Text description provided by the architects. The opportunity of a new campus was the enabler that allowed the University to think radically and innovatively about space – its use, arrangement, flexibility, efficiency, quantum – and to put the learner at the heart of the design. The opportunity has delivered a brief and design based on the typology of space, rather than any notion of departmental structures, breaking down the ‘silos’ and boundaries that are typical in many HE institutions.
The innovative approach encourages cross disciplinary working, maximising utilisation and flexibility, and was driven by a fundamental shift from ‘owned’ to ‘shared’ space - a ‘bottom-up’ analysis of the spaces needed to deliver course modules - creating a multi-function innovative and vibrant learning environment. This non-owned, non-departmental approach drives true flexibility for the University as a whole, ensuring easy adaptation to changing pedagogical and business drivers in the future, and has delivered a 40% reduction in the academic estate with corresponding reductions in operational and carbon costs.
The Learning Hub is the focus for the students’ learning experience - a ‘fusion facility’ open 24 hours/day – that ‘blends’ a radical re-think about teaching, learning, working and social spaces to provide a range of dynamic and supportive environments as a group or individually. The building seamlessly fuses spaces for formal and informal teaching, individual and group-based learning, working and socialising – all the facilities that support an individual’s ‘learning’ experience have been carefully integrated including a single point for student help, visible classrooms, academic workspaces, meeting rooms, social spaces and the life blood of great food and coffee.
Open, collaborative, adaptable and attractive activity-based academic workspaces have been provided as an integral part of the learning environment to encourage formal and informal interactions with students, supporting their learning needs. Cross-disciplinary working is enhanced through the co-location of subject hubs allowing staff to work in collaborative environments while providing a ‘home’.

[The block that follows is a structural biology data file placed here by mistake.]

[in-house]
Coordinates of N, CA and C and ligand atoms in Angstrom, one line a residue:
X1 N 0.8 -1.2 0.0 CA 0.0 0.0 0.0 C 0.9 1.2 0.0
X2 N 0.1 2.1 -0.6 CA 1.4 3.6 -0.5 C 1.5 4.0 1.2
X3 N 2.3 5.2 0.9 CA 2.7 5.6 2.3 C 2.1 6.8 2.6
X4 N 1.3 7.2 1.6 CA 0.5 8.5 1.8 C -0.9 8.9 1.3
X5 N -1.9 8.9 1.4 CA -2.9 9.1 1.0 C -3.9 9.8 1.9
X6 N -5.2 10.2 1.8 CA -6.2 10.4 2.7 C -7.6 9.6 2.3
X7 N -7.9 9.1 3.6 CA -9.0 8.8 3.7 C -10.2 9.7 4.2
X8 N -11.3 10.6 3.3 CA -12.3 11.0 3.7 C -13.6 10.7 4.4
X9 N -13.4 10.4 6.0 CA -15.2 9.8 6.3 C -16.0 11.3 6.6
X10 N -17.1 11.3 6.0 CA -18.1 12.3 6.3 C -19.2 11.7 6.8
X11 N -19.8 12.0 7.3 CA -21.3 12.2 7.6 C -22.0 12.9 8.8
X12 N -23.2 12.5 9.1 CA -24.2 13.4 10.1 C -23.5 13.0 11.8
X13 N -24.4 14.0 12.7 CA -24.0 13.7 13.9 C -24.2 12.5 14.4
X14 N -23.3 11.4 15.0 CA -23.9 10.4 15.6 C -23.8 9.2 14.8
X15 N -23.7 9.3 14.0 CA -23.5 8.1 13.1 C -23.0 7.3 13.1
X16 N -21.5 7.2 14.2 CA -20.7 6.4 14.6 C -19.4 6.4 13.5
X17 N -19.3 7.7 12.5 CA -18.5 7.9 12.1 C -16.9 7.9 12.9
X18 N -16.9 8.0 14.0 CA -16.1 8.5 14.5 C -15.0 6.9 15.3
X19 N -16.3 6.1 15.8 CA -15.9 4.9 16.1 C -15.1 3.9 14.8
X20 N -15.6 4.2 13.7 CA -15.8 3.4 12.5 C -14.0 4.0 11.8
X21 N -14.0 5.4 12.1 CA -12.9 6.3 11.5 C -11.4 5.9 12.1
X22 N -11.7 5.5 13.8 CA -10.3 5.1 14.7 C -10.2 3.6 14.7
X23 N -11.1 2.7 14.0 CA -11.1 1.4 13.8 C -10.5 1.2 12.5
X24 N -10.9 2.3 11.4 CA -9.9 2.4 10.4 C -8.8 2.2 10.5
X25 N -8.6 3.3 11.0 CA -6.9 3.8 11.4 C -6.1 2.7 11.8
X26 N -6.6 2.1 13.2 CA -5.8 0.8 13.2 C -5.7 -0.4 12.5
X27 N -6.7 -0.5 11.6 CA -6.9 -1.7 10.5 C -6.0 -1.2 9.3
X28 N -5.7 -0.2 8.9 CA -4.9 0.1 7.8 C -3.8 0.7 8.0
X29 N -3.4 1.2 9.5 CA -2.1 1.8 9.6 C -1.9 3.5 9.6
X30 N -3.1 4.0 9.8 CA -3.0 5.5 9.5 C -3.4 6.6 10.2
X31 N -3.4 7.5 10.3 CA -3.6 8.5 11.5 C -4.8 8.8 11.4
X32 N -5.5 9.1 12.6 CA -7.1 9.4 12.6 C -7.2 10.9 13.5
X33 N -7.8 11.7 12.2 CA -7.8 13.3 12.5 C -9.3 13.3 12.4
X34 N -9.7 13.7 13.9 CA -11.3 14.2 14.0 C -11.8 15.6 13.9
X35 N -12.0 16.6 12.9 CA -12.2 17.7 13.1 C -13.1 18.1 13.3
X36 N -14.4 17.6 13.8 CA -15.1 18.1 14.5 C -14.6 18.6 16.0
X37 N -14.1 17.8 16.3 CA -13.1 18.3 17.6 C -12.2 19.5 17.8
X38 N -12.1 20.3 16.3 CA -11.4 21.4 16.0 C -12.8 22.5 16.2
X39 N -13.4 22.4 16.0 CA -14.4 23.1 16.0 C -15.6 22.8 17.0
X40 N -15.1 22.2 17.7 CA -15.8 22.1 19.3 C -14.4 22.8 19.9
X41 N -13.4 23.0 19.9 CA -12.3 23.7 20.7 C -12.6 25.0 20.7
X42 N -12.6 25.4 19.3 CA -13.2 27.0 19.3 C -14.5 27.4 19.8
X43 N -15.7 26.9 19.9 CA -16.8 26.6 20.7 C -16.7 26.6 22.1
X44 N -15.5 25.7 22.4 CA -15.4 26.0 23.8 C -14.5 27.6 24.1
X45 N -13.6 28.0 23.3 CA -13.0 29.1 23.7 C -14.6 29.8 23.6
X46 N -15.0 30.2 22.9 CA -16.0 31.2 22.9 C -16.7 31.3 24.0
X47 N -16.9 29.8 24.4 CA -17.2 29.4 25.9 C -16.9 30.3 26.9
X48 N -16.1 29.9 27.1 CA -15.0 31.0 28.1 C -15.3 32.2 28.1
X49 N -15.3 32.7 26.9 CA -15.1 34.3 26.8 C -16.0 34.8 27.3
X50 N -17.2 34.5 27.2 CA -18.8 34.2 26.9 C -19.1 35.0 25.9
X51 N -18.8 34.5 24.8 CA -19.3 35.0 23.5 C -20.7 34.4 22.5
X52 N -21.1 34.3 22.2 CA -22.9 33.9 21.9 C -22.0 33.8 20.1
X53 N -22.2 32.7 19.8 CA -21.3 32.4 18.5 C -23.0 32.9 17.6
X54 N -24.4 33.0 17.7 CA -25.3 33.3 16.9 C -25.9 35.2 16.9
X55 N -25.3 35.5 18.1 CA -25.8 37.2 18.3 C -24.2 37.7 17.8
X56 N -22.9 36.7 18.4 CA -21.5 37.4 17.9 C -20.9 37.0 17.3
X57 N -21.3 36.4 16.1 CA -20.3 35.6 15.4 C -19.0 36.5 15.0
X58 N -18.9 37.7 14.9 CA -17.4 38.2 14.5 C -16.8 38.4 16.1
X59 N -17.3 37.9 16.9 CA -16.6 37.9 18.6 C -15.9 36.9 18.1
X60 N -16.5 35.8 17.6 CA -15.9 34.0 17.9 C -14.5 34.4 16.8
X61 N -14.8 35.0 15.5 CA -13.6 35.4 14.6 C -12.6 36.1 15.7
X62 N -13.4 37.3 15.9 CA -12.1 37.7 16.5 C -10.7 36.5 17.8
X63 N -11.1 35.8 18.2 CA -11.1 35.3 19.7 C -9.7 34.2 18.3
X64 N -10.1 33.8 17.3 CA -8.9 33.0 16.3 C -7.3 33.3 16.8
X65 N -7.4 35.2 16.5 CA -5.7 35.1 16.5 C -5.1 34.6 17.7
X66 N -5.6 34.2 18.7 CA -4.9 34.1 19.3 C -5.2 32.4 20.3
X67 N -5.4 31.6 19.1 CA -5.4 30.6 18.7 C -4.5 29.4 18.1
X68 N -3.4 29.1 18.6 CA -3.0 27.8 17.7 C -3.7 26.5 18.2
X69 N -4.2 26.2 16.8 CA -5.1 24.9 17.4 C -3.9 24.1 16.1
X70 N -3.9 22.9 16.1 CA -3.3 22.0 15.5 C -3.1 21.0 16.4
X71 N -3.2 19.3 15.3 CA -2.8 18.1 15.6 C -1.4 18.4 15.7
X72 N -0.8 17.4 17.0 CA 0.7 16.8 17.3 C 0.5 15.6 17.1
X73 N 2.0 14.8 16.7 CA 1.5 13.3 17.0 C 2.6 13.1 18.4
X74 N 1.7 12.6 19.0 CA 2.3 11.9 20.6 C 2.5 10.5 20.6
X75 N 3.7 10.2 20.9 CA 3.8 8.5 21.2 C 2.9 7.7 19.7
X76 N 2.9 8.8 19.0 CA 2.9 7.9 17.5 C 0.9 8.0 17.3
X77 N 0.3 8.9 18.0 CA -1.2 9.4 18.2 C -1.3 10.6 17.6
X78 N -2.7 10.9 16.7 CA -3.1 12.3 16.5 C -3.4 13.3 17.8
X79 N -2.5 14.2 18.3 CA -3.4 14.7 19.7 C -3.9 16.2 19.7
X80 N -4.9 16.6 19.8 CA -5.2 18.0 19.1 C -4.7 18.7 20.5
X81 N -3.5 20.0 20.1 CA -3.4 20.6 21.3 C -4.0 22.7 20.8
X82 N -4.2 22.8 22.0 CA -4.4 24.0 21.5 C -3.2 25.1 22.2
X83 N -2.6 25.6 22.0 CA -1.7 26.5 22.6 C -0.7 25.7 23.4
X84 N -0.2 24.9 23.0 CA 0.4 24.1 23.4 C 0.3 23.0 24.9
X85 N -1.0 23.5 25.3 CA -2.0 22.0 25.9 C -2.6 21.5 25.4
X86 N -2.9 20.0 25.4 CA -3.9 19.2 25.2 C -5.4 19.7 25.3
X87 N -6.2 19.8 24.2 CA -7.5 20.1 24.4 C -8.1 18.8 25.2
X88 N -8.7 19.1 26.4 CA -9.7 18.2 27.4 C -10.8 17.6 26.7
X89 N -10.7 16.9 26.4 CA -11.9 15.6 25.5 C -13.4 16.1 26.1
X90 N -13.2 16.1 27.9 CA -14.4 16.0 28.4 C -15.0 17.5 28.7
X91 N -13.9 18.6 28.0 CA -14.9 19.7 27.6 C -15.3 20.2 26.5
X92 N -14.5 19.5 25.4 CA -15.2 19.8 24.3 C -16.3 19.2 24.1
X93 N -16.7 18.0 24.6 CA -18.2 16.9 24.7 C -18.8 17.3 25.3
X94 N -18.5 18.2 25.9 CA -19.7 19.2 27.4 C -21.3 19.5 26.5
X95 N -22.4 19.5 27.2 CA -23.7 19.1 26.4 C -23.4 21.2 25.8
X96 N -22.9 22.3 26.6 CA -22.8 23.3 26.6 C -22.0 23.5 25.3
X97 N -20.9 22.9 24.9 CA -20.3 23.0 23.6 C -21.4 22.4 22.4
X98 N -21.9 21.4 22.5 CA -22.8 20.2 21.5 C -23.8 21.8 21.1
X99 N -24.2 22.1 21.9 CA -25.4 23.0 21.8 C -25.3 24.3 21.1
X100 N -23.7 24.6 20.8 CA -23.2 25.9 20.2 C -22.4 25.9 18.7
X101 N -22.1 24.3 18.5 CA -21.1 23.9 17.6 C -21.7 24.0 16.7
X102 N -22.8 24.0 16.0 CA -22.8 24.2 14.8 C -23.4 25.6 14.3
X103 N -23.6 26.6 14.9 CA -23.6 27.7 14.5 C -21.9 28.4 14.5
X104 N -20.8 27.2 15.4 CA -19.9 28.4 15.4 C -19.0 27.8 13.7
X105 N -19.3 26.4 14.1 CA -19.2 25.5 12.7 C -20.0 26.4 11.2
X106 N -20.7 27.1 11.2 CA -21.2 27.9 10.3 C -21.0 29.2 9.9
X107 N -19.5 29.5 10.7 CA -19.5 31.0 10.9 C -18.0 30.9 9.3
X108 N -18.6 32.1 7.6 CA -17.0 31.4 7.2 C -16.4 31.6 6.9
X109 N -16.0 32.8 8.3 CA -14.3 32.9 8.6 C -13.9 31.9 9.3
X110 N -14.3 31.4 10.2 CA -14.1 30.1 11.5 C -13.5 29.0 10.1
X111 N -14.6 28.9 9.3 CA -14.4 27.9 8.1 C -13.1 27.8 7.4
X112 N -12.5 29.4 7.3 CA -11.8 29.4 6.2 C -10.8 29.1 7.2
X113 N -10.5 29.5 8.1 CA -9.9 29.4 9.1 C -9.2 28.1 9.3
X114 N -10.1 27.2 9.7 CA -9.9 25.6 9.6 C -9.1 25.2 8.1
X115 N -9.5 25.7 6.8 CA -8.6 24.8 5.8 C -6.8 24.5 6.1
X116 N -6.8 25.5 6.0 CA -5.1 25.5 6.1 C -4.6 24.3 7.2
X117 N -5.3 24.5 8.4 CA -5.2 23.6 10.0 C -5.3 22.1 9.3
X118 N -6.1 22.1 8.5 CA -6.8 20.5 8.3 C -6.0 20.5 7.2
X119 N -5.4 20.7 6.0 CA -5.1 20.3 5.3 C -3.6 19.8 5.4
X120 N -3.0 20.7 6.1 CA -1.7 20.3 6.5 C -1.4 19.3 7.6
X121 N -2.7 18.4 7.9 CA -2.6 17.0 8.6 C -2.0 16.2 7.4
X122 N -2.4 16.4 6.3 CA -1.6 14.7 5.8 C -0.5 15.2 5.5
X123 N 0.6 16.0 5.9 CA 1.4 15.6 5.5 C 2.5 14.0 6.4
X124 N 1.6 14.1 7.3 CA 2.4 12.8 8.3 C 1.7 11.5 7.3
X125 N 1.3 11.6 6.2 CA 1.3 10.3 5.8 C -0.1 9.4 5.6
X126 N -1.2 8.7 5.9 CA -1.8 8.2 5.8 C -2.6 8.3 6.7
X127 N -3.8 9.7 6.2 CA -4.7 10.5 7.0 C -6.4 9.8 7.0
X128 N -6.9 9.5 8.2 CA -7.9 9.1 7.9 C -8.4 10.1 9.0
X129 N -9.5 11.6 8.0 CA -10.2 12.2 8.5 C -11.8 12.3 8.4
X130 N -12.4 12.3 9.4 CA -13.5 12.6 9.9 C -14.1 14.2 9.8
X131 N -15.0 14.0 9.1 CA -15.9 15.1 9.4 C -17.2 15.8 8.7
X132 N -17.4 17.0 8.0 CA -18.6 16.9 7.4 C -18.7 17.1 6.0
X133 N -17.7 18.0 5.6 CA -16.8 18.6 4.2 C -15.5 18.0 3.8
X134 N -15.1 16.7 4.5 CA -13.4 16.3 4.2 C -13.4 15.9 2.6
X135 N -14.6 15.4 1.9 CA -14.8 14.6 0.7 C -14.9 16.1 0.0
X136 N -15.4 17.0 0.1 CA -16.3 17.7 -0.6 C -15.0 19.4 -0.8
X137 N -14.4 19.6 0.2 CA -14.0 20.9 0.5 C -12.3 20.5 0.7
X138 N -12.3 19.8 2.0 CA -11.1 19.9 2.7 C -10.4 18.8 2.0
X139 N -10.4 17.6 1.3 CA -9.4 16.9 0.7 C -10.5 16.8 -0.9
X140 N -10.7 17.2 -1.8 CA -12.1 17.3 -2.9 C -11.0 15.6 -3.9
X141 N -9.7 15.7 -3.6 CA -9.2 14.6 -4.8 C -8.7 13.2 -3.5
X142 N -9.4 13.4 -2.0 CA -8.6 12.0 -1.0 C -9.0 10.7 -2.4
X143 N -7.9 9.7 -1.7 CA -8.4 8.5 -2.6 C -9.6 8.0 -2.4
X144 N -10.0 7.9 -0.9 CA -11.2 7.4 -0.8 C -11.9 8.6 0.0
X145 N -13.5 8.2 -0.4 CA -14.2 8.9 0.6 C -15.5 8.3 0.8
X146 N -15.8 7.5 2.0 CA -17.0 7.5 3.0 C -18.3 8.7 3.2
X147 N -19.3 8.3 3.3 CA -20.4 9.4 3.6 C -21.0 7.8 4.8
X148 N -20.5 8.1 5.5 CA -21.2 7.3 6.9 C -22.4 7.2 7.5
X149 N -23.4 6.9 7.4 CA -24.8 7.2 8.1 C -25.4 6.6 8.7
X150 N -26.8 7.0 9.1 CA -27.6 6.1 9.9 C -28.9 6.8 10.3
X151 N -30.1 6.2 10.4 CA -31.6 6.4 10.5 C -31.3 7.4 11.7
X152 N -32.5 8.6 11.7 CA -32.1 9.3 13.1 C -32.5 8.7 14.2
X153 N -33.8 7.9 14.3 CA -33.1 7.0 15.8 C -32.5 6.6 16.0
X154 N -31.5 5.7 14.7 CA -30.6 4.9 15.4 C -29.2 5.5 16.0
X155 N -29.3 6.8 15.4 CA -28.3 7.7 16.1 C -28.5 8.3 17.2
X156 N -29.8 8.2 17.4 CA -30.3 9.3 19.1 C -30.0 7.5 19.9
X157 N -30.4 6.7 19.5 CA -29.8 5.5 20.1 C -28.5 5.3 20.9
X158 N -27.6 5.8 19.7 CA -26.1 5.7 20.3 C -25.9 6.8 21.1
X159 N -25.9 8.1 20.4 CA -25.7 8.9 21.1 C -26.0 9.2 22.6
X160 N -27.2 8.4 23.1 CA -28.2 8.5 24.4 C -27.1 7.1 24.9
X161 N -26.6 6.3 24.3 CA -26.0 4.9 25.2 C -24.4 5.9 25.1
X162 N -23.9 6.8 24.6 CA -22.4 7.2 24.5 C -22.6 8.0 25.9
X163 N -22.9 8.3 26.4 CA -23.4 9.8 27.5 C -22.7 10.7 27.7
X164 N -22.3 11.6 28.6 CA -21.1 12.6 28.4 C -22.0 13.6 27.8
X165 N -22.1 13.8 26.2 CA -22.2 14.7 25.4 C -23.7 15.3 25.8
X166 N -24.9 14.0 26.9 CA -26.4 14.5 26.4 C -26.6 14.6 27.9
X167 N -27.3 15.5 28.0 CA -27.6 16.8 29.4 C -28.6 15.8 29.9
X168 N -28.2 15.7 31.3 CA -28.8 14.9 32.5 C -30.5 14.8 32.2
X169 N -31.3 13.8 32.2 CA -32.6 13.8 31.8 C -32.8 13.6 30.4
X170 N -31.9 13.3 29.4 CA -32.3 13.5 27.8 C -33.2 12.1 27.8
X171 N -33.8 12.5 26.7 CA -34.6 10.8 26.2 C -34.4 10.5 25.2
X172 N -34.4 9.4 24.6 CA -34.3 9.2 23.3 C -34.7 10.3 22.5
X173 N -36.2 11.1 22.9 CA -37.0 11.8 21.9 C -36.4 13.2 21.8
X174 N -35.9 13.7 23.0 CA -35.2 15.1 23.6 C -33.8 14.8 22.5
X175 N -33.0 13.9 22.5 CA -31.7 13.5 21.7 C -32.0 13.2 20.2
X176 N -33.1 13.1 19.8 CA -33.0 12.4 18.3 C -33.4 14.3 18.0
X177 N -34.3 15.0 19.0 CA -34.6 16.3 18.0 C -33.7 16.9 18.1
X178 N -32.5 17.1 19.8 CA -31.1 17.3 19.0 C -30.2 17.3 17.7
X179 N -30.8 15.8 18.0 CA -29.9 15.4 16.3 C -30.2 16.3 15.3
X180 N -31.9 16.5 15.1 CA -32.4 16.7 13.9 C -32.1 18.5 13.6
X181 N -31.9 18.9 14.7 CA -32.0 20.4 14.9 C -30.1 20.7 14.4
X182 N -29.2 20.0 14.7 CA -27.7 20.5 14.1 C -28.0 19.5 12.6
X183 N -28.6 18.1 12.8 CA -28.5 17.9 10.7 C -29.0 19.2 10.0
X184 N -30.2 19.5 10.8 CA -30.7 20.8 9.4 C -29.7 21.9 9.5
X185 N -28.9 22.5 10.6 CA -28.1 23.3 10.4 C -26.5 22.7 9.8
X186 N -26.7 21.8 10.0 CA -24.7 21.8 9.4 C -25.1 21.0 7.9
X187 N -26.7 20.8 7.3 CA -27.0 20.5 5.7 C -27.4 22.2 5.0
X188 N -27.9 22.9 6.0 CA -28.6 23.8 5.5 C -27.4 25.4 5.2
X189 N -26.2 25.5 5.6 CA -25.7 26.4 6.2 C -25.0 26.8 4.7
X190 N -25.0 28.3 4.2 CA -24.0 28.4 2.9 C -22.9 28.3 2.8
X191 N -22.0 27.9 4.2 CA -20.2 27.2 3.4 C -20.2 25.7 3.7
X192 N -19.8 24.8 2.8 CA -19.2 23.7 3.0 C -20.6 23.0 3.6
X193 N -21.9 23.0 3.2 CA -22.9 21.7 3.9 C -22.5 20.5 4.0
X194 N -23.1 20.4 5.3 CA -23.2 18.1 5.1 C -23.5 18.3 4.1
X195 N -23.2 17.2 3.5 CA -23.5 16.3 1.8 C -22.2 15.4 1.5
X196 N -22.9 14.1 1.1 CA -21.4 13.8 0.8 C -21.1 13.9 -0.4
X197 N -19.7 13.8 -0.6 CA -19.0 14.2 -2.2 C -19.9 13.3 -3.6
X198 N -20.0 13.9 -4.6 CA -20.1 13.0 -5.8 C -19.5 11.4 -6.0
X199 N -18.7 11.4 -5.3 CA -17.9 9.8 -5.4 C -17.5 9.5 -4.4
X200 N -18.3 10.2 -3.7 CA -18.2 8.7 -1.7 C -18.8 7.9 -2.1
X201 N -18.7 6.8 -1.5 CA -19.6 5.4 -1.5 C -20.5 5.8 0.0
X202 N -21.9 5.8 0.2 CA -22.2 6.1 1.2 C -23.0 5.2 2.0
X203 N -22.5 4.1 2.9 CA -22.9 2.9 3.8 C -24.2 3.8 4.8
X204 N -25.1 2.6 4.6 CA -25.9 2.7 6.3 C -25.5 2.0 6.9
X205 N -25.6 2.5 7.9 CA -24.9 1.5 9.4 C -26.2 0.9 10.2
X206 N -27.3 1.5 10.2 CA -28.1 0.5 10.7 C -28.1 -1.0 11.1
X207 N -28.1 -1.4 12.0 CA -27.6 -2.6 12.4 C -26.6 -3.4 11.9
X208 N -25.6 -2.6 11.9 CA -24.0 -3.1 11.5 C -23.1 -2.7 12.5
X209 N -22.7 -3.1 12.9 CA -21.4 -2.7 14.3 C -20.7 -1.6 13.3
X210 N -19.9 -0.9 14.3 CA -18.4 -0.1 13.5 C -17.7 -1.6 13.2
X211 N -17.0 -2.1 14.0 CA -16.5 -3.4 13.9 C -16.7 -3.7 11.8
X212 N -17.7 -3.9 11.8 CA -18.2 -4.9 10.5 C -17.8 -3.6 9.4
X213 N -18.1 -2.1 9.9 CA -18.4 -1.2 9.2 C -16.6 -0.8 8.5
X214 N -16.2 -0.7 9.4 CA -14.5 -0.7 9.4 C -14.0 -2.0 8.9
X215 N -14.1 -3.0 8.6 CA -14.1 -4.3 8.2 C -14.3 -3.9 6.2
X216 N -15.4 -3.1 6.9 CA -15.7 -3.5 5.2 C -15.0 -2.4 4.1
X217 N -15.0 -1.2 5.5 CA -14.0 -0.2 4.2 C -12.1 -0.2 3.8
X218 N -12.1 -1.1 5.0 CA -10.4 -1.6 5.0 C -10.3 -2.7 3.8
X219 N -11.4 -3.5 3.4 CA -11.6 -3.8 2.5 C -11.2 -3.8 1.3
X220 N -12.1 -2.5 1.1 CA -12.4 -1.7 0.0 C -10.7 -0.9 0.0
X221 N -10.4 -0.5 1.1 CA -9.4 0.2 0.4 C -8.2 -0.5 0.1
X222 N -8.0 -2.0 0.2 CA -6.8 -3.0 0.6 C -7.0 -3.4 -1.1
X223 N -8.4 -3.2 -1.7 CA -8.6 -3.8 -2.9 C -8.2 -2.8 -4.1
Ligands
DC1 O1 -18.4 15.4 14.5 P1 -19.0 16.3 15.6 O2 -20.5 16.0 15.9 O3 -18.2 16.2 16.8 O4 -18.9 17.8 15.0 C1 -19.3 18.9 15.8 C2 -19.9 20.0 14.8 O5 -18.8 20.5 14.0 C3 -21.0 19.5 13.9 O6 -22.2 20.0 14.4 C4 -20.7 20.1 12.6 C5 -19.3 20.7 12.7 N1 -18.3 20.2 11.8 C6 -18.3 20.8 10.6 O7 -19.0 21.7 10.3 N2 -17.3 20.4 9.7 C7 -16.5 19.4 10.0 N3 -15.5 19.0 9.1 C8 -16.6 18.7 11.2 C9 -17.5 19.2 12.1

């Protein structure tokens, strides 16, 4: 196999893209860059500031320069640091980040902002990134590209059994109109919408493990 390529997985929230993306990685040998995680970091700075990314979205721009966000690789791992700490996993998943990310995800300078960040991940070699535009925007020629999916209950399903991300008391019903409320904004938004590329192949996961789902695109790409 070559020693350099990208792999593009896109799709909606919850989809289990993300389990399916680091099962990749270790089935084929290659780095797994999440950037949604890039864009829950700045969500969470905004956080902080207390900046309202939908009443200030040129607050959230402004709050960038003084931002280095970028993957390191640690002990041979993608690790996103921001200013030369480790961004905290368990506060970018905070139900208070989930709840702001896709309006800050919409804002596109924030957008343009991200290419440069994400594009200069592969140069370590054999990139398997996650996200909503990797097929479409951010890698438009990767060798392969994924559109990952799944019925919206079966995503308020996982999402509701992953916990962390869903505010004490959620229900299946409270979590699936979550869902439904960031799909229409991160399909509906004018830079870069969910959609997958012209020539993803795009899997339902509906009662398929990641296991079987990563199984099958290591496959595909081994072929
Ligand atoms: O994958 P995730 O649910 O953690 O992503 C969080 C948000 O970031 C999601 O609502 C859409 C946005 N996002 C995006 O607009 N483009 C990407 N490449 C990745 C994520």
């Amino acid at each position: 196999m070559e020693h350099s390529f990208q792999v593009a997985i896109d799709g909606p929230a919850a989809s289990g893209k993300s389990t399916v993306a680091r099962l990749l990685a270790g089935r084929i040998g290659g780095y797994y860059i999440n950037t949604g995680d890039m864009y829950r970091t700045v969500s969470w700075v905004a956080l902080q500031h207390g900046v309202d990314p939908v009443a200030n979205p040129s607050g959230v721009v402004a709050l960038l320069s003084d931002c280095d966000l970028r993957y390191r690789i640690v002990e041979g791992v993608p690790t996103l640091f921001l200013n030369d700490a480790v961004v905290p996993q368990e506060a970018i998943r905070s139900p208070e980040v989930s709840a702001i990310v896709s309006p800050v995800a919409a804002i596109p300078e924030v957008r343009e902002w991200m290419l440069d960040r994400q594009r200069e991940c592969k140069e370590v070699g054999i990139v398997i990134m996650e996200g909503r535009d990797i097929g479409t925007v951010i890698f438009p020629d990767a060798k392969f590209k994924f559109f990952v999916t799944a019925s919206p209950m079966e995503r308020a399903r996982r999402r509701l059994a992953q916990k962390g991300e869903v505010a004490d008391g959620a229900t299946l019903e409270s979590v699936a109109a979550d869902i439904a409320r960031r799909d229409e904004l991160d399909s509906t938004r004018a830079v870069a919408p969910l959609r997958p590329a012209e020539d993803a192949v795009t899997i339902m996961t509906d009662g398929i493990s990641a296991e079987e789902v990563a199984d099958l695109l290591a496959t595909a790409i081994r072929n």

The Learning Hub has been designed with well-being at its heart - maximising daylight, natural ventilation and views out to surrounding landscape in a rich-mix of spaces. The building combines multiple functions and is enlivened by day lit interconnecting volumes which play a vital role in making the whole facility legible and navigable. The open and transparent envelope connects riverside amenity space through to the centre of the campus via a series of gently stepped spaces onto a south facing lawn. The upper floors open into a series of external areas to provide a rich environment for learning and socialising, extending the active learning and study environment from inside to outside.
The building has been carefully crafted to relate to the riverside context, the scale of adjacent buildings reducing its height towards the Listed Engine Shed. This crafting brings high quality landscape spaces ‘into’ the building encouraging views out and views within. Impact. The Waterside Campus has transformed a derelict abandoned 24-acre site near the town centre to an attractive, open campus that is fully accessible to the public with the Learning Hub at its heart. The innovative approach to the brief and design have delivered a highly integrated learning and working environment that maximises efficiency, is a delight to use and delivers true flexibility for the future.